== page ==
Police around the U.S. took a less aggressive stance and even sometimes joined protesters demanding a reckoning with institutional racism, as leaders in the city at the center of the latest call for police reforms pushed Sunday to dismantle its department.
Two weeks after George Floyd, a black unemployed bouncer, died in Minneapolis after a white officer pressed a knee on his neck for several minutes, a majority of the City Council vowed to dismantle the 800-member agency.
“It is clear that our system of policing is not keeping our communities safe,” said Lisa Bender, the council president. “Our efforts at incremental reform have failed, period.”
It's not the first time an American city has wrestled with how to deal with a police department accused of being overly aggressive or having bias in its ranks. In Ferguson, Missouri — where a white officer in 2014 fatally shot Michael Brown, a black 18-year-old — then-Attorney General Eric Holder said federal authorities were considering dismantling that police department. The city eventually reached an agreement short of that but one that required massive reforms.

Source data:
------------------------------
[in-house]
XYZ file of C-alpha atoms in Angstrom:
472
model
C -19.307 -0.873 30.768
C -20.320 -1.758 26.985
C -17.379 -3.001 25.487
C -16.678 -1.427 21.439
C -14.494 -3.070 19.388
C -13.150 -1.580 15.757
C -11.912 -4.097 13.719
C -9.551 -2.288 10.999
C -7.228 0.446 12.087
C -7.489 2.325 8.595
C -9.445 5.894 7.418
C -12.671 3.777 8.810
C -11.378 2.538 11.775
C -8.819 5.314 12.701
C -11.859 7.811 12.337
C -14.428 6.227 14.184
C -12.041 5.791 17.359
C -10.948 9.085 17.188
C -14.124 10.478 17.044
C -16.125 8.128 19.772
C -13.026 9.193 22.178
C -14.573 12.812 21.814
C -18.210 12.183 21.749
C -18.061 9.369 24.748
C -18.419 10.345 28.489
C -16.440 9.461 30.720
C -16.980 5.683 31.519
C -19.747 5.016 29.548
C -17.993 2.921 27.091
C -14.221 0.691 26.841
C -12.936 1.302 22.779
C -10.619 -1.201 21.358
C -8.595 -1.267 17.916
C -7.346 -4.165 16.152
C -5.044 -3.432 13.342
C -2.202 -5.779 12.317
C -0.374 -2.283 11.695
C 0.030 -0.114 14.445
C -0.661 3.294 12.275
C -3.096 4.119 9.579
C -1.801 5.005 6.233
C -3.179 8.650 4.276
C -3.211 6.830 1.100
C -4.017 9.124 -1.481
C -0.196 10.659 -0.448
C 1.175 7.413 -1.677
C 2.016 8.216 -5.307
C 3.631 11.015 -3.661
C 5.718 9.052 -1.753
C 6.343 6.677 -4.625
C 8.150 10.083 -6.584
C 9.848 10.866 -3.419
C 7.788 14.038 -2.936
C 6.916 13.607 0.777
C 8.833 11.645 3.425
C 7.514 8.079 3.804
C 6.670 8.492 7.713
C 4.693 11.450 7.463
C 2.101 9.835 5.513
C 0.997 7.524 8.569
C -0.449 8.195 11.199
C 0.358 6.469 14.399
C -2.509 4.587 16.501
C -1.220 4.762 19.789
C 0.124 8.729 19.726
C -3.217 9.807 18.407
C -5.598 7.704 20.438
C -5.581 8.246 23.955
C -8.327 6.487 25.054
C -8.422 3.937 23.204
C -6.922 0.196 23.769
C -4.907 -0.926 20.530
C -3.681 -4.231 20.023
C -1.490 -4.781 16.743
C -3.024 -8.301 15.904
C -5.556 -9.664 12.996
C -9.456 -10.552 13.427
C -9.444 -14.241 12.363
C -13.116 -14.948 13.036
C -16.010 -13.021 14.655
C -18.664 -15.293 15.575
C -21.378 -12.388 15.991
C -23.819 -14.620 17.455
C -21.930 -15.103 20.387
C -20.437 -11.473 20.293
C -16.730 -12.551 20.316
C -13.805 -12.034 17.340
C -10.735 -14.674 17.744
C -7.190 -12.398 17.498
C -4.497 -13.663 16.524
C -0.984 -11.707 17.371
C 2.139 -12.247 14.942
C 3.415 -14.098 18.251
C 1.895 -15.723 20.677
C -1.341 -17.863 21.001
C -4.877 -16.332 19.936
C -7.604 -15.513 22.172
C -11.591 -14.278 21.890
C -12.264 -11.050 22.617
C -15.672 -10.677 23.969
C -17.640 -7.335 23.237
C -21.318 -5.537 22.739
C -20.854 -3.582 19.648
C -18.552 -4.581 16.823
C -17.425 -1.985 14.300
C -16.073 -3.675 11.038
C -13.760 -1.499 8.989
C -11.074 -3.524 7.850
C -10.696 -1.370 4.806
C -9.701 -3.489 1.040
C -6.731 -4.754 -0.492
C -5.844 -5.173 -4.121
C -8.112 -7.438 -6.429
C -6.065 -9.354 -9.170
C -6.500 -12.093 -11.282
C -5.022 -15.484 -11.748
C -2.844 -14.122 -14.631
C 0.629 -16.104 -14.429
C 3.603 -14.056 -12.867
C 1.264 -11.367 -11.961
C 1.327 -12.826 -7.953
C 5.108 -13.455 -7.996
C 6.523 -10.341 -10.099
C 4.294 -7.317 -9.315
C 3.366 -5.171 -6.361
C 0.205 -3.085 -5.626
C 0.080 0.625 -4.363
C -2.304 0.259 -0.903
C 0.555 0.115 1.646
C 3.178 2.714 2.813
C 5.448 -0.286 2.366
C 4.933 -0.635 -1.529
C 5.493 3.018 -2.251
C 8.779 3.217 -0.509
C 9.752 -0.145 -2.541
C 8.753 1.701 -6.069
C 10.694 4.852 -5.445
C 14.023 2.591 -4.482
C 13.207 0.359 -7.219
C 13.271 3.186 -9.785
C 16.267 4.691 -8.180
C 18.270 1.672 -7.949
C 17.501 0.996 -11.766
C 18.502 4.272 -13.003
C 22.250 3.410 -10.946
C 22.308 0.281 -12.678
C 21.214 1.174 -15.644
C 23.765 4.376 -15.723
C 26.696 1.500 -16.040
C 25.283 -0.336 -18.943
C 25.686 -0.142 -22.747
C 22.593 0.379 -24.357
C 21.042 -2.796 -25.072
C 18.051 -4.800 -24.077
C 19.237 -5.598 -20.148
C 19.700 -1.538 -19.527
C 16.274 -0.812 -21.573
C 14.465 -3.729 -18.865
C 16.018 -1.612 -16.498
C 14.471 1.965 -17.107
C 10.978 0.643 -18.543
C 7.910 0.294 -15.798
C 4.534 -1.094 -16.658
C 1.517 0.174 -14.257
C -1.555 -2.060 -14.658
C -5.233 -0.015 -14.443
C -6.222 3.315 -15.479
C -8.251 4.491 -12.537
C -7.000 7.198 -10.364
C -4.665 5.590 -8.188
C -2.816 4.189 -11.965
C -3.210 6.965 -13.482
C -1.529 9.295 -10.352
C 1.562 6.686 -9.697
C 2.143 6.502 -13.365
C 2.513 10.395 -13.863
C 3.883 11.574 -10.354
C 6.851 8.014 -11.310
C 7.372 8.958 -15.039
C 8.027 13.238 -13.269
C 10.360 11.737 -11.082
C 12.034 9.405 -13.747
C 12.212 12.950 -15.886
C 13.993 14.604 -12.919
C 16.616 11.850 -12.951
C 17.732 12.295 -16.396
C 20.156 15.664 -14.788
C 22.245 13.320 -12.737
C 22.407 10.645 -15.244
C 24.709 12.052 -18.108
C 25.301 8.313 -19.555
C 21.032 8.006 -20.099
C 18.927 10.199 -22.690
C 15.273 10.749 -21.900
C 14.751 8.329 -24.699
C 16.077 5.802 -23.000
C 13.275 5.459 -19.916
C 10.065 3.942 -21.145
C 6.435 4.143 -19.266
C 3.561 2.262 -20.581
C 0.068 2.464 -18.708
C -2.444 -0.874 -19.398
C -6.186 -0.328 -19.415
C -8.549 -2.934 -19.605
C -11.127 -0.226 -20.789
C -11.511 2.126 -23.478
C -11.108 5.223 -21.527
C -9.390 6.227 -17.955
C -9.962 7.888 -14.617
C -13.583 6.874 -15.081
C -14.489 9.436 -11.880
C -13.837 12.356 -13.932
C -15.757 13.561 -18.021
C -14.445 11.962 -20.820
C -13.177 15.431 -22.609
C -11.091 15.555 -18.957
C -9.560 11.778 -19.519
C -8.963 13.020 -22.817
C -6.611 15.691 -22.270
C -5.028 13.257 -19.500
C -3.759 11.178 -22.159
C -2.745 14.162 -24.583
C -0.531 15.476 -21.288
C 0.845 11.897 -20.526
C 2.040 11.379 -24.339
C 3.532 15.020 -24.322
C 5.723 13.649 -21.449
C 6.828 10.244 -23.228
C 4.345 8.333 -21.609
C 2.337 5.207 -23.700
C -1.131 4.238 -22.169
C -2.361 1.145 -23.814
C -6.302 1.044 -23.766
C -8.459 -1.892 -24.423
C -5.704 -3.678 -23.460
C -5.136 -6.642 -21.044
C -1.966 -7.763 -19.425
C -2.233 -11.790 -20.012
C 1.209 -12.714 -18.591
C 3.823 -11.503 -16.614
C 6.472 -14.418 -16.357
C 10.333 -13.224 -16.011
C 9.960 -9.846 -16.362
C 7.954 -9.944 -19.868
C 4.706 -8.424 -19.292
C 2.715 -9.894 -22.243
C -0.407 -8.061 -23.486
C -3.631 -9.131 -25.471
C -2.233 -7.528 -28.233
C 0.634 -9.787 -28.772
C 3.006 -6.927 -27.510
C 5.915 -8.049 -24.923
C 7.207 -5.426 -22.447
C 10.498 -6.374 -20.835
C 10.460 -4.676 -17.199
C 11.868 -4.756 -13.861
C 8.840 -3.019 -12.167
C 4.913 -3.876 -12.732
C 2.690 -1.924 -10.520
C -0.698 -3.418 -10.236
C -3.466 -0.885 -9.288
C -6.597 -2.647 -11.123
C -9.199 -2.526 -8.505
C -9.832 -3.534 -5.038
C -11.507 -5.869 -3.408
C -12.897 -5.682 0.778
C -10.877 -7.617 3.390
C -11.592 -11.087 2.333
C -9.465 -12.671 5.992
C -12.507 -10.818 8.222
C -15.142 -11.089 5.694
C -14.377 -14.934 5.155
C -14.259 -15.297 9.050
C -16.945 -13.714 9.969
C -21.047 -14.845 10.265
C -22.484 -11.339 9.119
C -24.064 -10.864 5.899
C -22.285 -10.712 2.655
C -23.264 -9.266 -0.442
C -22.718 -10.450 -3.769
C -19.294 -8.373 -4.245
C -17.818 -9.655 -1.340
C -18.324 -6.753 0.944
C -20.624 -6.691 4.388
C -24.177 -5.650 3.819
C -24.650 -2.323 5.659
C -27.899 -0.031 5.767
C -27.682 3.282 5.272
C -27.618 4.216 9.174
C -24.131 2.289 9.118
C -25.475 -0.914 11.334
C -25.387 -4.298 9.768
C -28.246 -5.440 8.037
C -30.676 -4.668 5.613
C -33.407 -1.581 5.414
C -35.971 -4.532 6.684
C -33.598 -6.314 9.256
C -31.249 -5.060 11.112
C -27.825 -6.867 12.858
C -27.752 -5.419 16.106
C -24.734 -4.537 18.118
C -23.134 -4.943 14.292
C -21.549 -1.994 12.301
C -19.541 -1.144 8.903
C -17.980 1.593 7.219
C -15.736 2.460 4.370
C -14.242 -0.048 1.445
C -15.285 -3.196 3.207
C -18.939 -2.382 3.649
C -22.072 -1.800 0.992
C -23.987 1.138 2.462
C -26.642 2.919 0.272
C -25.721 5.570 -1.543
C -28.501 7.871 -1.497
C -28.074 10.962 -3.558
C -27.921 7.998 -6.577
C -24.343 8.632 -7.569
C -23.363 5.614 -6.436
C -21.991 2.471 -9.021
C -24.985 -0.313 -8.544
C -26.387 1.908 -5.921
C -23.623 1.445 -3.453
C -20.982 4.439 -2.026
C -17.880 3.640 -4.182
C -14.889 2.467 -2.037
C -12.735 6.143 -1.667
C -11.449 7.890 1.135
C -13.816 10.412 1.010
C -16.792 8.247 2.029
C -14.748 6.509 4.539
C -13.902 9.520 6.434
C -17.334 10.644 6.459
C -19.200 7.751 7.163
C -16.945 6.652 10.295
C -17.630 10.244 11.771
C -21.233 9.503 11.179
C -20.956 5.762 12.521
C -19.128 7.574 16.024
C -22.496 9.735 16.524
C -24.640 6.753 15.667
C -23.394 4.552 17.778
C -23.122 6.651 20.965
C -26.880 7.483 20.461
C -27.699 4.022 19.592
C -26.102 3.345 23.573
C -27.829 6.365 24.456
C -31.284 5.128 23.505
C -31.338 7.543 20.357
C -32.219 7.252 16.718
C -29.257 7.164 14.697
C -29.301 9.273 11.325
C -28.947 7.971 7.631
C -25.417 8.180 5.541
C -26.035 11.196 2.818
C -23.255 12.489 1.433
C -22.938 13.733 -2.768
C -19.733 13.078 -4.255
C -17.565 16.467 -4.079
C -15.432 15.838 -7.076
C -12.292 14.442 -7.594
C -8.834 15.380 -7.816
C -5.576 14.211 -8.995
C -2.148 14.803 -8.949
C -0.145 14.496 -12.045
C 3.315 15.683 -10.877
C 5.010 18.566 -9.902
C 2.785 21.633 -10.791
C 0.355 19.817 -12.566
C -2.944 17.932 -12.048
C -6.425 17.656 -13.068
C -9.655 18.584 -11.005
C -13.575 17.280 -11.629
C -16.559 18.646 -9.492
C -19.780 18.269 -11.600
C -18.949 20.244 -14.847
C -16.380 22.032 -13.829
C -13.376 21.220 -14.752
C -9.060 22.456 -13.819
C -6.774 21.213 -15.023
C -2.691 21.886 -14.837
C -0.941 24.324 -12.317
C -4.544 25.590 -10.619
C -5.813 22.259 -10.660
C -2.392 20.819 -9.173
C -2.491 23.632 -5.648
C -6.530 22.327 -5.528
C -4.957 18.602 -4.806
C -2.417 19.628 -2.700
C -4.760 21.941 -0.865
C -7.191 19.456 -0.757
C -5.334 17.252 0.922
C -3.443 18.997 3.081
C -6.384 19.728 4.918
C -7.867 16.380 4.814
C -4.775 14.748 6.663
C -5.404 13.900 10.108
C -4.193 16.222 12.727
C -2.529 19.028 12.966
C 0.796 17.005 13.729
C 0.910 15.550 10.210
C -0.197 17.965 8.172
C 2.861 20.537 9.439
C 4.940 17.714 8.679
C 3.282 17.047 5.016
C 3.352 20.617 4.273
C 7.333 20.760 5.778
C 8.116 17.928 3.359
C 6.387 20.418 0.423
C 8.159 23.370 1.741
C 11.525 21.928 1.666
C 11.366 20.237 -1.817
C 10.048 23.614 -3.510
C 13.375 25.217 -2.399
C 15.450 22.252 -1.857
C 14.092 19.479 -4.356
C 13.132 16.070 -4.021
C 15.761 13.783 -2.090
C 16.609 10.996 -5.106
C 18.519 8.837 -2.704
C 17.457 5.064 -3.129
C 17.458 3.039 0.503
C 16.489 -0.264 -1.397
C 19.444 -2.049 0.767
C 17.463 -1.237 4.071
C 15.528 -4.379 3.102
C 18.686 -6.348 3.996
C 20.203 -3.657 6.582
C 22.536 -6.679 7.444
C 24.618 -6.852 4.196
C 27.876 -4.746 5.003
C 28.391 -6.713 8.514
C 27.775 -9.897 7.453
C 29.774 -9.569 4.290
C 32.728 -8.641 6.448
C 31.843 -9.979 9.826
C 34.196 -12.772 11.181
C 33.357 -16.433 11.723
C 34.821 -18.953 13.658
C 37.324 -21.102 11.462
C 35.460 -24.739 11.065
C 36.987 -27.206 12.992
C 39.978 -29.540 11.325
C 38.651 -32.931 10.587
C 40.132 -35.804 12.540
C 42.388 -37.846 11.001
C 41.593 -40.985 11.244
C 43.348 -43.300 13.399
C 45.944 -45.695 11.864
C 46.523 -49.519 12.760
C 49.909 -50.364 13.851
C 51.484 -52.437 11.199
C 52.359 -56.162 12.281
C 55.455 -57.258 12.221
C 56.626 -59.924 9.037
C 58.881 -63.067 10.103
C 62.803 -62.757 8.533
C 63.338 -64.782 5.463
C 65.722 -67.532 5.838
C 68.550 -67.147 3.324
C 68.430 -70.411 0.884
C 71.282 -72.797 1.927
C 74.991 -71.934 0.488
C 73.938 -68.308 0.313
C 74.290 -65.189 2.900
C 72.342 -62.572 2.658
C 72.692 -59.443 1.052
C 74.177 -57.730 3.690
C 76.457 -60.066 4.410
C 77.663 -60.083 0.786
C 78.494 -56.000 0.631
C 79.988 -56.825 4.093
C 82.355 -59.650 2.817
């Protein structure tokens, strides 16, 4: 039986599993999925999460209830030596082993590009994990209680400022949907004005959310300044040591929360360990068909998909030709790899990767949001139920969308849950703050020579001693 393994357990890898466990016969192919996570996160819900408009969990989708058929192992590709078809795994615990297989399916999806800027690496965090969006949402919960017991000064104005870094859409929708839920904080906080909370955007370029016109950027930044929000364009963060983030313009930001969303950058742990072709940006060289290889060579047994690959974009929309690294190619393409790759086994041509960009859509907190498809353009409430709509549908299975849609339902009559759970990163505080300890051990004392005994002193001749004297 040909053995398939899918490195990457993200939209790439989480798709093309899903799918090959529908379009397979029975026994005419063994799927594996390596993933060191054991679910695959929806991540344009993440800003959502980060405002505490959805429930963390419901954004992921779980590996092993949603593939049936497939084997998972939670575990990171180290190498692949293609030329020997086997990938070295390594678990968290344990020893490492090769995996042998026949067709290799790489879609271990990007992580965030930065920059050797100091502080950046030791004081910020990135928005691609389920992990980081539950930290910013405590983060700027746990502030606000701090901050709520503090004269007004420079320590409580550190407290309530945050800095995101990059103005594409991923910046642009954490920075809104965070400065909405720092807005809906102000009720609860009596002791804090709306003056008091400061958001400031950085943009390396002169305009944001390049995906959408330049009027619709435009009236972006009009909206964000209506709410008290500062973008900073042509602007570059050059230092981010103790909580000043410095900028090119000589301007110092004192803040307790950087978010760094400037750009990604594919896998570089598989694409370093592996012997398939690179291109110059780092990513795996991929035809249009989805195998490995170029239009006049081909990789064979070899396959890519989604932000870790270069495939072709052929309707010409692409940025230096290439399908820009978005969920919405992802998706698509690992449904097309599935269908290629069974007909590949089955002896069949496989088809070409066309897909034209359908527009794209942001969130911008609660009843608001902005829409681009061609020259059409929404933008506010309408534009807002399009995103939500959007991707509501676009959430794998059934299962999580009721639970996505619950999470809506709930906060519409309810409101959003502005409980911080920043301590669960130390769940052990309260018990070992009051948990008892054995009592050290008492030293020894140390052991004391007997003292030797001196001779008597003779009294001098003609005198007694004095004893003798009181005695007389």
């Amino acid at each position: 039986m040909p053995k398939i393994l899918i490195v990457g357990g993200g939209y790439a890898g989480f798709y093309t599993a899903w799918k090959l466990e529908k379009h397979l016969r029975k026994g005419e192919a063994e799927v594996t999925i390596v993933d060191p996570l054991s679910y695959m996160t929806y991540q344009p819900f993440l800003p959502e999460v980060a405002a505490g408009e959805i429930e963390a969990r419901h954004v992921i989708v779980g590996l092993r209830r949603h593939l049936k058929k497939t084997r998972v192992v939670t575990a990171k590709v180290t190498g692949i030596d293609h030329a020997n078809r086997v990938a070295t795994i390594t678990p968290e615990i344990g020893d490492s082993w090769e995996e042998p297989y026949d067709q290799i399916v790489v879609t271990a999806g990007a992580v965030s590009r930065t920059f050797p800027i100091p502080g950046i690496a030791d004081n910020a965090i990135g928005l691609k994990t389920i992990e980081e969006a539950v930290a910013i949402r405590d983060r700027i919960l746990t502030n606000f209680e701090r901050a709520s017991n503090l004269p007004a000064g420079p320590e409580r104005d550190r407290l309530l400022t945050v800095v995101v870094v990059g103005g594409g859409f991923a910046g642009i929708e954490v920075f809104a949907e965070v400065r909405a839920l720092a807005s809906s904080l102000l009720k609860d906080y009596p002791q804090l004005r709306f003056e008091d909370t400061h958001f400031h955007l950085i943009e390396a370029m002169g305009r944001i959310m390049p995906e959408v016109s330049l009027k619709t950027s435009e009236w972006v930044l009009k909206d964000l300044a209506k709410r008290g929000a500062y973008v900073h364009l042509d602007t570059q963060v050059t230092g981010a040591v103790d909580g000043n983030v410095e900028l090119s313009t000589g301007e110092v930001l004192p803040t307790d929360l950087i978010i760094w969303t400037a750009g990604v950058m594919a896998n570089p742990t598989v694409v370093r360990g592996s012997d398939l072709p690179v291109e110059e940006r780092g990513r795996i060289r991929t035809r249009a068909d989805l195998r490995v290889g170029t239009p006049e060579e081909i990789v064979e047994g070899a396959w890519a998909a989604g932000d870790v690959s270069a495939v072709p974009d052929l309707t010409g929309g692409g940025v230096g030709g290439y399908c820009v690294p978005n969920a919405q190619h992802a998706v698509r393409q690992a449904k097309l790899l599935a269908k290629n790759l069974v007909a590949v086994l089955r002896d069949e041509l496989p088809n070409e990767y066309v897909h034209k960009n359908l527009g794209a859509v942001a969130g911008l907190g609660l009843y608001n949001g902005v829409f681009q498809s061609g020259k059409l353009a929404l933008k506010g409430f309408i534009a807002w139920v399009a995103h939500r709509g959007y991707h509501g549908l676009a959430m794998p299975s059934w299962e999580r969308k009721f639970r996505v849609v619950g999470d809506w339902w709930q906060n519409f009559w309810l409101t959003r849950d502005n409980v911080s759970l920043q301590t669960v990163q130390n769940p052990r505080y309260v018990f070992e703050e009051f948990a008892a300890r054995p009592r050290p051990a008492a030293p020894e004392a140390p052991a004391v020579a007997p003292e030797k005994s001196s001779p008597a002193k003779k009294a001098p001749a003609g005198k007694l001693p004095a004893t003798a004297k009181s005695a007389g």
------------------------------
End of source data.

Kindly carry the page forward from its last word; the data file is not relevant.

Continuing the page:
The state of Minnesota has launched a civil rights investigation of the Minneapolis Police Department, and the first concrete changes came when the city agreed to ban chokeholds and neck restraints.
On Sunday, nine of the City Council’s 12 members vowed to end policing as the city currently knows it.